12 November 2009

Tauhou (silvereye)

Ready to goWe knew them as waxeyes when we were kids, and the old books gave a long list of other common names. “Blighty birds” was one of my favourites but I’ve never heard anyone actually call them that, although it’s still listed in most references.  Apparently they earned that particular name from their habit of eating “blight”, an old term for aphids, scale insects and the like. Ornithologists and other scientists call them Zosterops lateralis (sometimes with a subspecies added); the Maori name is tauhou, “stranger” (often translated as “little stranger”) — reference to their arrival in Aotearoa in the nineteenth century.
I went for a short walk yesterday to remind my legs what they were for and to forget about marking assignments. This little bird was one of a small flock flitting about the manuka along the driveway.

All content © 2009 Pete McGregor

7 comments:

Anne-Marie said...

Hello, pretty bird! I don't think I've ever seen such a close-up photo of a tauhou before. I always take them for granted but they are surprisingly colourful and beautiful when you see them like this.

I hope your legs enjoyed being reminded of their proper use :-)

the watercats said...

Such a stunning photo :-) and a fantastic little bird! Where did they originate from?

Zhoen said...

I can see exactly how those needle claw feet can hold so well.

Barbara said...

Now this is a beautiful bird. That shade of green is my favorite - I wear it whenever I can. (Did you know that 'Barbara' means 'stranger to the land'?) The soft focus around this sharp eyed little one is very nice, and I like the way you captured the green lichen on the branch and the soft brown under the wing. Those feet look like delicate metal filigree. Cool ...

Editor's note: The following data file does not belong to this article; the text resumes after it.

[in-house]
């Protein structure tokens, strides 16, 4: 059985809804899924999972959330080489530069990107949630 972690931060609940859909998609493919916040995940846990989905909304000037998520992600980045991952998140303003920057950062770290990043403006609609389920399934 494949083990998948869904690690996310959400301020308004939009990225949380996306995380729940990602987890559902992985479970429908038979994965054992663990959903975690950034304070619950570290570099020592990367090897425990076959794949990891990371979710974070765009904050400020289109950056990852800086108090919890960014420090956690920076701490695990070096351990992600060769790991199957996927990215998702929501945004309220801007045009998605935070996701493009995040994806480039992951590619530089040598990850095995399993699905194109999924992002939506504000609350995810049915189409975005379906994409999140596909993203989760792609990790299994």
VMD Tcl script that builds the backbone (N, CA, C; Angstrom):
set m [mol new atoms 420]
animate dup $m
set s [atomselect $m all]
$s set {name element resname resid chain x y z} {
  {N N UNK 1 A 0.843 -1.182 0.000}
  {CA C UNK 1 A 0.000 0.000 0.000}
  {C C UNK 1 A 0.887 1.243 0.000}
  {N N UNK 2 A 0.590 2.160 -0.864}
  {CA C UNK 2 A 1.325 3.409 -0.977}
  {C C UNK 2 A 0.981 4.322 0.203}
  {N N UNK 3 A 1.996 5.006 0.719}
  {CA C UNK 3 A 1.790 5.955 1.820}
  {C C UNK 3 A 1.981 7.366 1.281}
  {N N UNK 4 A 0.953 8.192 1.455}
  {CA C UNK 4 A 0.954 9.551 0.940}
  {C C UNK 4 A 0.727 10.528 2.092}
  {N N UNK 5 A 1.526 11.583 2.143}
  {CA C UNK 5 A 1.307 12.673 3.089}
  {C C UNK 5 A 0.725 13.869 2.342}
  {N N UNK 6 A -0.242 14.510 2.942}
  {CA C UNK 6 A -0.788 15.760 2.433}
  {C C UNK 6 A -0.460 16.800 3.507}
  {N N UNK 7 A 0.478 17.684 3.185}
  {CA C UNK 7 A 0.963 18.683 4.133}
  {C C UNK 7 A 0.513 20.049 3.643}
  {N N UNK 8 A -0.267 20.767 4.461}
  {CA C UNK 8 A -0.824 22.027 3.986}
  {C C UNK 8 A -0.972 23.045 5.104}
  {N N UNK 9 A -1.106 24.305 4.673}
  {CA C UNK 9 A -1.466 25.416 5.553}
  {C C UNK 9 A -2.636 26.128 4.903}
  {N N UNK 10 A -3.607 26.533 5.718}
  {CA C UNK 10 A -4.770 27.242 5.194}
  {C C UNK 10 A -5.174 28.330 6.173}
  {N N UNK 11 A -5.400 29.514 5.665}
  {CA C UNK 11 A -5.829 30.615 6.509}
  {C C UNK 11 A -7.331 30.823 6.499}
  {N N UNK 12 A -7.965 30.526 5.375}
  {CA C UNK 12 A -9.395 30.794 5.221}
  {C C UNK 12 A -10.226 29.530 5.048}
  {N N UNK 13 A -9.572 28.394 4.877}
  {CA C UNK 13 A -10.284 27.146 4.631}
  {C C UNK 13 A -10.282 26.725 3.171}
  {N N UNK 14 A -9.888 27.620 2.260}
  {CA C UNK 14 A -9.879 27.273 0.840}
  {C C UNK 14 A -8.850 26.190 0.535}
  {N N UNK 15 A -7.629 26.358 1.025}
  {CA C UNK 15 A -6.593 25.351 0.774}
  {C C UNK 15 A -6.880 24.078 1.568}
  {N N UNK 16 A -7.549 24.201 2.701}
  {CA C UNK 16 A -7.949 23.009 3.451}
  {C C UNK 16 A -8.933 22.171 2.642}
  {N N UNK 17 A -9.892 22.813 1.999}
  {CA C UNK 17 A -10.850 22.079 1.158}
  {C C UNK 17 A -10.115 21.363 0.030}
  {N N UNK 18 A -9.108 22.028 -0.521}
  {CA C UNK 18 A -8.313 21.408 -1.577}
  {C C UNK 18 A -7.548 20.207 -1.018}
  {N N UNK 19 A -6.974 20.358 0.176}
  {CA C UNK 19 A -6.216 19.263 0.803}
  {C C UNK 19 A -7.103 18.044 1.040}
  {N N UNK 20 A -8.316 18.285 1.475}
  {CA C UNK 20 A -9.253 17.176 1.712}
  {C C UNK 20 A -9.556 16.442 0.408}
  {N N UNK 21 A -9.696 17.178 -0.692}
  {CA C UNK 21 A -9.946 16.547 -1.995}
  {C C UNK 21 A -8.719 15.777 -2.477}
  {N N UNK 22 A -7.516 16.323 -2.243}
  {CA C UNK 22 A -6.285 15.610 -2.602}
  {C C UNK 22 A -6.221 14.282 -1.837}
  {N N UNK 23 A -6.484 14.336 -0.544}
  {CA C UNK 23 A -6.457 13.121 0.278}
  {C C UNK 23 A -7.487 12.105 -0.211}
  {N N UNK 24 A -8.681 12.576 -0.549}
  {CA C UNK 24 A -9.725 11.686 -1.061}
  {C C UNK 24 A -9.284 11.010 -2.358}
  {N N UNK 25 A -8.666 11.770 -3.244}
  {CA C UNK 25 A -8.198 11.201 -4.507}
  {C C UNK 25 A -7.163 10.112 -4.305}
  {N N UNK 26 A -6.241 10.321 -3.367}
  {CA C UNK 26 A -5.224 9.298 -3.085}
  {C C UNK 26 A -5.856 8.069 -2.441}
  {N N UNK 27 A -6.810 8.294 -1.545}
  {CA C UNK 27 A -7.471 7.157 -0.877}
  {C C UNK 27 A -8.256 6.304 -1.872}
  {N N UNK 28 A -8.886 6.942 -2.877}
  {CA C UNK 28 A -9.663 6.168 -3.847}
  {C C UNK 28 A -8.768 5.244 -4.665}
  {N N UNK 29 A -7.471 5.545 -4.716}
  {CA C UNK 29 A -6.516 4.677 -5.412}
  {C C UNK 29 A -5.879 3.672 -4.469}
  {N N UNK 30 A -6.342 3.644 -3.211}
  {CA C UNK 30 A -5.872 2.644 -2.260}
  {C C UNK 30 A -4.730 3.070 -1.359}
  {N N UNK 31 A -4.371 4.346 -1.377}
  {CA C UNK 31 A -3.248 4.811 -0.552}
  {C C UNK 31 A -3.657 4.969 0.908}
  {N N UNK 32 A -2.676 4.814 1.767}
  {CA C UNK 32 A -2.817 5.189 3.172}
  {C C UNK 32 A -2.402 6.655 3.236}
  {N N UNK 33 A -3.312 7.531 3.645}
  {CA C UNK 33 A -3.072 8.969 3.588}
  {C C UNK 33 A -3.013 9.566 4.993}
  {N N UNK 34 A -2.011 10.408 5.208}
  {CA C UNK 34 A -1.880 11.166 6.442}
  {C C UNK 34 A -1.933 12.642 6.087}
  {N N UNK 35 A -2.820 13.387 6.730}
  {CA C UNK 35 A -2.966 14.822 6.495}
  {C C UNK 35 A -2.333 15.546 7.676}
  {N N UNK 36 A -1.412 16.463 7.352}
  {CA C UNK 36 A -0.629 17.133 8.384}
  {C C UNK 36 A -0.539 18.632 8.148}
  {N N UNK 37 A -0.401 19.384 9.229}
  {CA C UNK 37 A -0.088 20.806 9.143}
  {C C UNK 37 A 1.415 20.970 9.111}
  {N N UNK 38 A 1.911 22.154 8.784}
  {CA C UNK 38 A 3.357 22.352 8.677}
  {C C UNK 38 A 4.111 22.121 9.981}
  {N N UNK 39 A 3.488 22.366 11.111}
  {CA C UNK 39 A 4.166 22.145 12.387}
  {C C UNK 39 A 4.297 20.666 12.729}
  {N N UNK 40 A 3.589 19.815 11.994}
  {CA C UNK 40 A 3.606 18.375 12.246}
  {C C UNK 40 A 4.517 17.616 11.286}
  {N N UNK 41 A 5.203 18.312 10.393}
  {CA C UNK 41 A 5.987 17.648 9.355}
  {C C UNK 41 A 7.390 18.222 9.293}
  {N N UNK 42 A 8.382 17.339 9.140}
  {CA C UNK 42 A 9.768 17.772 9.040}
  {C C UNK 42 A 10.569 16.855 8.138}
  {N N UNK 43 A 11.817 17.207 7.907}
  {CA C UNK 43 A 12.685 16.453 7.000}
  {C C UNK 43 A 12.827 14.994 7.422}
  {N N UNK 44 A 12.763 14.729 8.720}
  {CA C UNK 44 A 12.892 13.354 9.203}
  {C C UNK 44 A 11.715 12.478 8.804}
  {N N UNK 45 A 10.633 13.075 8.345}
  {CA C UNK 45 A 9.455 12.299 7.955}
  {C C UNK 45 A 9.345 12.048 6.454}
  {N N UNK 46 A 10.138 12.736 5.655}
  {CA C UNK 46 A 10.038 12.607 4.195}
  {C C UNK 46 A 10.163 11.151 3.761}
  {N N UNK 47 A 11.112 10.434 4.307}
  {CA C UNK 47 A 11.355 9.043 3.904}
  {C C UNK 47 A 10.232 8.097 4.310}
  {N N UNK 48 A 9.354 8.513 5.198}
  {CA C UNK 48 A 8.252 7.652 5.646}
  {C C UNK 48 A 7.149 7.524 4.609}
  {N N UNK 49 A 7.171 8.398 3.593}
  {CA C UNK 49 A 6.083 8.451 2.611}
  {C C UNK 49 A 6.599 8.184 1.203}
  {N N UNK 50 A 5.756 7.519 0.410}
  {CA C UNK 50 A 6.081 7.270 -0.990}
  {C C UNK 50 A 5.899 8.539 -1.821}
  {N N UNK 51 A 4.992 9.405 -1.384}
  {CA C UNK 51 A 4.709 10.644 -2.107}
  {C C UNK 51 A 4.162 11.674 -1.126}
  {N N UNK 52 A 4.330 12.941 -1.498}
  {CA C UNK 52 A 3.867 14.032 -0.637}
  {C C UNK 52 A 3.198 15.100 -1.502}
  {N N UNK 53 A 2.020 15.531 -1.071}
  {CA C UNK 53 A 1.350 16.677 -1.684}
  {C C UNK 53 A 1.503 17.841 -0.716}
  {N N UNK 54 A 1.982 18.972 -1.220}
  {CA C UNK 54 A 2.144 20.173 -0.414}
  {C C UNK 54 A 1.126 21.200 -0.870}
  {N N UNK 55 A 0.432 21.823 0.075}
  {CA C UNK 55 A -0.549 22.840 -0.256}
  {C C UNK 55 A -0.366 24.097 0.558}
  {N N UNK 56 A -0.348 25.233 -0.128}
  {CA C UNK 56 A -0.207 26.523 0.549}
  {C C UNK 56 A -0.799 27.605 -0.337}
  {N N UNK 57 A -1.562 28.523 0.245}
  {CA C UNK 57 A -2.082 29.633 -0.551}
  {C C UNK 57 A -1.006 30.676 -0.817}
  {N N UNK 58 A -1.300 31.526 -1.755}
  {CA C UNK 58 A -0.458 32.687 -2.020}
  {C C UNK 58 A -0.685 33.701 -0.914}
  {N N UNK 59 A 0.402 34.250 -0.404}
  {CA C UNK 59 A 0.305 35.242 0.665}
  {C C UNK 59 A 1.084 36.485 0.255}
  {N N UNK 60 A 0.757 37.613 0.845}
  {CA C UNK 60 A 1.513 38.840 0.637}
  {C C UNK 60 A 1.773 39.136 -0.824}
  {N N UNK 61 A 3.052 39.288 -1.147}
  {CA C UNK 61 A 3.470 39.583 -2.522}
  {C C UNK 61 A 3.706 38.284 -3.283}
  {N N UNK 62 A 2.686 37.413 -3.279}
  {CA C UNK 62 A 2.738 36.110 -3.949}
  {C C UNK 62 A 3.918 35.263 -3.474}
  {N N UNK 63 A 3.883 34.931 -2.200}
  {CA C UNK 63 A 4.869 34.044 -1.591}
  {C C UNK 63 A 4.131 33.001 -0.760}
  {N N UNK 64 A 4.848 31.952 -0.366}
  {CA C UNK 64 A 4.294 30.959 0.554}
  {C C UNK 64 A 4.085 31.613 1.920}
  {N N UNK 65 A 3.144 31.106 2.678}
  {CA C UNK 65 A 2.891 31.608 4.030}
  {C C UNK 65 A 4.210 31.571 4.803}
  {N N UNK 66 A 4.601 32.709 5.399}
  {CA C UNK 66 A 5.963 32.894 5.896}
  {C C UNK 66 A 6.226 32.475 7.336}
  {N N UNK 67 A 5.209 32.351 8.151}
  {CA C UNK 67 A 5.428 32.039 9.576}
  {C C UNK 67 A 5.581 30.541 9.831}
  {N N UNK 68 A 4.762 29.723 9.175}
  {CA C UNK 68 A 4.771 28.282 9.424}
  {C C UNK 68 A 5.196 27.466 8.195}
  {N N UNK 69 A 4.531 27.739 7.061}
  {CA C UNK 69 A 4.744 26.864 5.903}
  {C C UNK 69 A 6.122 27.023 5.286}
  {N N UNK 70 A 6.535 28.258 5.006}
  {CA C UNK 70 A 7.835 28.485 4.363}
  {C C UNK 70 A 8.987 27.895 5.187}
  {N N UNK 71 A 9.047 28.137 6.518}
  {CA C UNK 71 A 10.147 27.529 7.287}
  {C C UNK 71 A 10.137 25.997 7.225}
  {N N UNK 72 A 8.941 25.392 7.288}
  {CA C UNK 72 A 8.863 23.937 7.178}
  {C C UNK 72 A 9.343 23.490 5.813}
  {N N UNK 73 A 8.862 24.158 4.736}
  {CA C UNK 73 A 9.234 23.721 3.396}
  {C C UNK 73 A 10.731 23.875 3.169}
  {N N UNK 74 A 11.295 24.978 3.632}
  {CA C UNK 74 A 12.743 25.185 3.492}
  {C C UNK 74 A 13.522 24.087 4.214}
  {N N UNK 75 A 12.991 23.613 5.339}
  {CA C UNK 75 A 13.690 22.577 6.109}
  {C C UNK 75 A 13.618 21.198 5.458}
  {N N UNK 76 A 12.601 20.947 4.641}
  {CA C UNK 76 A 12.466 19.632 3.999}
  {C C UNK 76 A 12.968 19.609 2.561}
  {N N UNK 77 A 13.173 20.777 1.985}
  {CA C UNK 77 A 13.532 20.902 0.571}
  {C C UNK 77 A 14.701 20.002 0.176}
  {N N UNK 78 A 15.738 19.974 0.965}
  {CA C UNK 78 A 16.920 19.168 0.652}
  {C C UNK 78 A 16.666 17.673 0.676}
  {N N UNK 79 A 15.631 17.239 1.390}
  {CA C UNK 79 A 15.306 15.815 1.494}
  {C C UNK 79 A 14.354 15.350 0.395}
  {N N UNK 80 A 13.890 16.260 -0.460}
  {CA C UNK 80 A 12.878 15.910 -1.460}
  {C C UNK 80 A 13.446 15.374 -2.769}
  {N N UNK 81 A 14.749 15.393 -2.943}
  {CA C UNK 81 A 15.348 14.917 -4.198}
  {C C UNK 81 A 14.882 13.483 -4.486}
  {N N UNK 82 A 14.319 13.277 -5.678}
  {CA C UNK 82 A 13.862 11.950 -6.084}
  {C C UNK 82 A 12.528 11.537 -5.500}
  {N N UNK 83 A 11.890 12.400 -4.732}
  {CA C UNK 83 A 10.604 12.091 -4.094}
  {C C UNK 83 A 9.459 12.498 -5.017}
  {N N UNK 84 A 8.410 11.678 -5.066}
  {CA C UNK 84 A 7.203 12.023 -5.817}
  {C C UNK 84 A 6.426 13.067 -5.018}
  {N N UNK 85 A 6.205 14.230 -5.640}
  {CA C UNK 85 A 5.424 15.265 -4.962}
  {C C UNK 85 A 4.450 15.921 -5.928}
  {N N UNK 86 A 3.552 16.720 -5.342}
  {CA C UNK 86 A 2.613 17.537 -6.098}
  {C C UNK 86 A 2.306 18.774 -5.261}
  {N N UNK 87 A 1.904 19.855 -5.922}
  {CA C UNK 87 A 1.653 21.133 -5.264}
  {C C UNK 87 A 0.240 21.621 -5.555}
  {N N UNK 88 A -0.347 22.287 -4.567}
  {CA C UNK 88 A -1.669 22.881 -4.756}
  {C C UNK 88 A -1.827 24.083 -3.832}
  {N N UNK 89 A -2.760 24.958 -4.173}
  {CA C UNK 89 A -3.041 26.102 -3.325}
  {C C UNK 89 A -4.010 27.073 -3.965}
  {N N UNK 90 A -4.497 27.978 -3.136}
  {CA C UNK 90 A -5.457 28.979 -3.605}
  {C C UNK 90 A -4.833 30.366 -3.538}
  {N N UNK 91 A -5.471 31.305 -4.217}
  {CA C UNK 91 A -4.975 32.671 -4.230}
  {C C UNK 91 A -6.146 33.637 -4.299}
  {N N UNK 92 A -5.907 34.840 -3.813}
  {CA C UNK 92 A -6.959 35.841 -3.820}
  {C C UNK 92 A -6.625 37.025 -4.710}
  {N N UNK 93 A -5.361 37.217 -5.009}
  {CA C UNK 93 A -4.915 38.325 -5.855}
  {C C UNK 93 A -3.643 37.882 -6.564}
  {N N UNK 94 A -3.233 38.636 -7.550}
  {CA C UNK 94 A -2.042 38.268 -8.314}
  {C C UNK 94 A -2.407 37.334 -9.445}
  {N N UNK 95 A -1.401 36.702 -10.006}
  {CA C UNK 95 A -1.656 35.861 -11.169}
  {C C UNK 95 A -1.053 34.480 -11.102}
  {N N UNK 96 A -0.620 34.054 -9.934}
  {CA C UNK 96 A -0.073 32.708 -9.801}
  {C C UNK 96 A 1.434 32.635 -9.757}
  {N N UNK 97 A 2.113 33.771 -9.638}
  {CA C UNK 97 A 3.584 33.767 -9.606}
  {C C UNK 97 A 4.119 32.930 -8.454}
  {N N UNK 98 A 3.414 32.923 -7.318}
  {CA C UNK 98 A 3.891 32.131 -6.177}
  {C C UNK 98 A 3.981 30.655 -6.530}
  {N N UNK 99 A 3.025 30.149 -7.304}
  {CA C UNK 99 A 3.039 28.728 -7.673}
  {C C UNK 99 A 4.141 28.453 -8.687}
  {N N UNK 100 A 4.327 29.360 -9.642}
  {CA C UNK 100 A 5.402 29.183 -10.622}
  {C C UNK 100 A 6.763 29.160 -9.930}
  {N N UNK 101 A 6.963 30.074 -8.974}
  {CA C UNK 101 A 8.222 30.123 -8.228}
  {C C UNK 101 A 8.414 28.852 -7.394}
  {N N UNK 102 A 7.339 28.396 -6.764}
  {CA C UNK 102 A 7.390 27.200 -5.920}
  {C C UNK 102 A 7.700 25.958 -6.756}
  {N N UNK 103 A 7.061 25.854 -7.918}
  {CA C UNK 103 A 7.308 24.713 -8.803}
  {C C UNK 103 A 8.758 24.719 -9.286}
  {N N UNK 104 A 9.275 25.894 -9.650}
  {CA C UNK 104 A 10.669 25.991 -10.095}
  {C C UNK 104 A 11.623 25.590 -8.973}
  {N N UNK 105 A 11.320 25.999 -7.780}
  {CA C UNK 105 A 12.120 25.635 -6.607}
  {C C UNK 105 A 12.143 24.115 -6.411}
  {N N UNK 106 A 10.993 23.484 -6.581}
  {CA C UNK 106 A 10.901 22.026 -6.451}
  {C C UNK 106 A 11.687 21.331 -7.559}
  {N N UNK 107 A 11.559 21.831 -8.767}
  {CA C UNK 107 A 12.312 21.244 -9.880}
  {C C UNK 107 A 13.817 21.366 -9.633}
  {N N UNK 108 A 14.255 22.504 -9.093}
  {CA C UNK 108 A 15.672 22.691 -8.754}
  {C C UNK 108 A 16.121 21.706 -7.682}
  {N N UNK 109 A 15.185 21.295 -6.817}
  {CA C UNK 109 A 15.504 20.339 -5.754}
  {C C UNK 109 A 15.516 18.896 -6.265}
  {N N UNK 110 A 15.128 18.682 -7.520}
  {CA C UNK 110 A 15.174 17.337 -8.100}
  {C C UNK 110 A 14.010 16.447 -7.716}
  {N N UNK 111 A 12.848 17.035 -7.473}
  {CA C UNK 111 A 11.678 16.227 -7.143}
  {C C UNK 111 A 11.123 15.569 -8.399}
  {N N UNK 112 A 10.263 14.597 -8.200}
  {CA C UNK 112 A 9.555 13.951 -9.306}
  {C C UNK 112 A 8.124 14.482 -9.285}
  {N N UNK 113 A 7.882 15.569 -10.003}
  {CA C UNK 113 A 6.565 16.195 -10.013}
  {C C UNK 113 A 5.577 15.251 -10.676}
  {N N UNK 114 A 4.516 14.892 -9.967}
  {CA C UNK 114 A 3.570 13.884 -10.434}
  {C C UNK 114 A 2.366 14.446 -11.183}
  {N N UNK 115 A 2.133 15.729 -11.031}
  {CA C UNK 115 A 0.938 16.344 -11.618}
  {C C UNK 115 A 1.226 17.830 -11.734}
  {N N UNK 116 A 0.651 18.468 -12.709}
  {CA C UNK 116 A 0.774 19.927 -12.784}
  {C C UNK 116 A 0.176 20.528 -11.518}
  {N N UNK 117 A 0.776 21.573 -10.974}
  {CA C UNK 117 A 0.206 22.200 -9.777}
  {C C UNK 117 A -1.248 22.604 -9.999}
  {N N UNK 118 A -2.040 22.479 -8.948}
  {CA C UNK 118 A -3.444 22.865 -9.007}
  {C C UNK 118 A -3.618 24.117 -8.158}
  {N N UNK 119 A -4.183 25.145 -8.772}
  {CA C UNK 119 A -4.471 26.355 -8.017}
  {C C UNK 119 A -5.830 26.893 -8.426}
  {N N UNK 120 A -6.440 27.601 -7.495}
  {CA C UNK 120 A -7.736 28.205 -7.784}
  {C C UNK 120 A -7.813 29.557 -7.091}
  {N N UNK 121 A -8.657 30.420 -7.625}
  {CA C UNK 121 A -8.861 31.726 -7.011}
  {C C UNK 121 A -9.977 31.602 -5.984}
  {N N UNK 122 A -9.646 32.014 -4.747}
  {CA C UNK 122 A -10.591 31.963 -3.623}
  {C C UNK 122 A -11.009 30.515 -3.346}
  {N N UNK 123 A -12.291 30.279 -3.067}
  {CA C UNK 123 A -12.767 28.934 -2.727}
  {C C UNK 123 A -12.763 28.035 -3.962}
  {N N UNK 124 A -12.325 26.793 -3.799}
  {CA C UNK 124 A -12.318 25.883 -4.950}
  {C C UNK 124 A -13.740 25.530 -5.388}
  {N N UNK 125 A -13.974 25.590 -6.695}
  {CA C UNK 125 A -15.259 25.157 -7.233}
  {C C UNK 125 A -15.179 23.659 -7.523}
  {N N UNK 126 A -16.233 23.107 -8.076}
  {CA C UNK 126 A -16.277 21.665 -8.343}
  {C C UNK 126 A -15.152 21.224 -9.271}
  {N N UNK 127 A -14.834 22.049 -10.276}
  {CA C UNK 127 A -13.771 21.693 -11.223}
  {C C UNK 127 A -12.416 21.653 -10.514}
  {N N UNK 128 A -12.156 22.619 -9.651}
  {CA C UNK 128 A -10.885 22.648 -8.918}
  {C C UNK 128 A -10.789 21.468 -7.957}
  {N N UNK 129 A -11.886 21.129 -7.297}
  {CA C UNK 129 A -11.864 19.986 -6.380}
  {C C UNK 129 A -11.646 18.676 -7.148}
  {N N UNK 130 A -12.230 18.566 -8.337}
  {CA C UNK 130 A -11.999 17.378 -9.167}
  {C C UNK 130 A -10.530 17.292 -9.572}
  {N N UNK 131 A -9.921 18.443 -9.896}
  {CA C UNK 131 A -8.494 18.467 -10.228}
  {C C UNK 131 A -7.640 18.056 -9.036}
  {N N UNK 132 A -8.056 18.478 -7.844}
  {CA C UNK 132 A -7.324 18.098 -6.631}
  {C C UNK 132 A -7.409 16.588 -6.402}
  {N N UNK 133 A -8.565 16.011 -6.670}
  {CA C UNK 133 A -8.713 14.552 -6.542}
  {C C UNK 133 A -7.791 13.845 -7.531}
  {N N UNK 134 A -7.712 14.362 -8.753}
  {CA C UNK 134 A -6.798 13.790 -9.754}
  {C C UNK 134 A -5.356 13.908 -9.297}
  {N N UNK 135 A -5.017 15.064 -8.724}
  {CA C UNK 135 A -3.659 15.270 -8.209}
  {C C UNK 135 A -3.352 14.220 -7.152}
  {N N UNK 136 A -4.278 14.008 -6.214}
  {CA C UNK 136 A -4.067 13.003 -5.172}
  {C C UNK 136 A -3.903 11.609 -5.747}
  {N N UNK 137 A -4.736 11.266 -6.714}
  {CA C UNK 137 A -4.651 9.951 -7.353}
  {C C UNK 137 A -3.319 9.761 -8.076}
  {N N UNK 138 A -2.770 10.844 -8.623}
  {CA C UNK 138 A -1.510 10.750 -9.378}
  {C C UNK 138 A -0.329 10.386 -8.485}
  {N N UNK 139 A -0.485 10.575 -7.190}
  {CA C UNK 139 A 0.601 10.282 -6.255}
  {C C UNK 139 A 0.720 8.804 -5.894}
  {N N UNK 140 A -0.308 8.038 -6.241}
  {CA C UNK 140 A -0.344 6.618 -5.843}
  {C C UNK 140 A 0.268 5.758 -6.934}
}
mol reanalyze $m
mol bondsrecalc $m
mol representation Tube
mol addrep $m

robin andrea said...

It's always a pleasure to see what you are seeing in your neck of the woods. What a beautiful little bird. I'm glad you took the time to go for a walk.

Patricia said...

You do have an "eye" for birds. This little fella is charming beyond belief.

pohanginapete said...

Anne-Marie, they're lovely little birds, although the grape-growers aren't too fond of them. The legs did fine, thank you :^)

Watercats, presumably they were blown over from Australia, like most of our recent self-introduced birds (e.g. spur-winged plovers, white-faced herons, welcome swallows).

Zhoen, when a bird sits like this with its legs bent, a tendon automatically closes the claws. It's simple and effective and means birds don't have to actively grasp their perch while they're sleeping or resting.

Barbara, I didn't know that. Given your empathy with things like birds, it sounds most unfitting ;^)

Thanks Robin. Now it's time I got out of the house again, I think ;^)

Patricia, thanks. I have to admit birds fascinate me, for many reasons, particularly their ability to live truly in three dimensions rather than being stuck to the plane of the ground.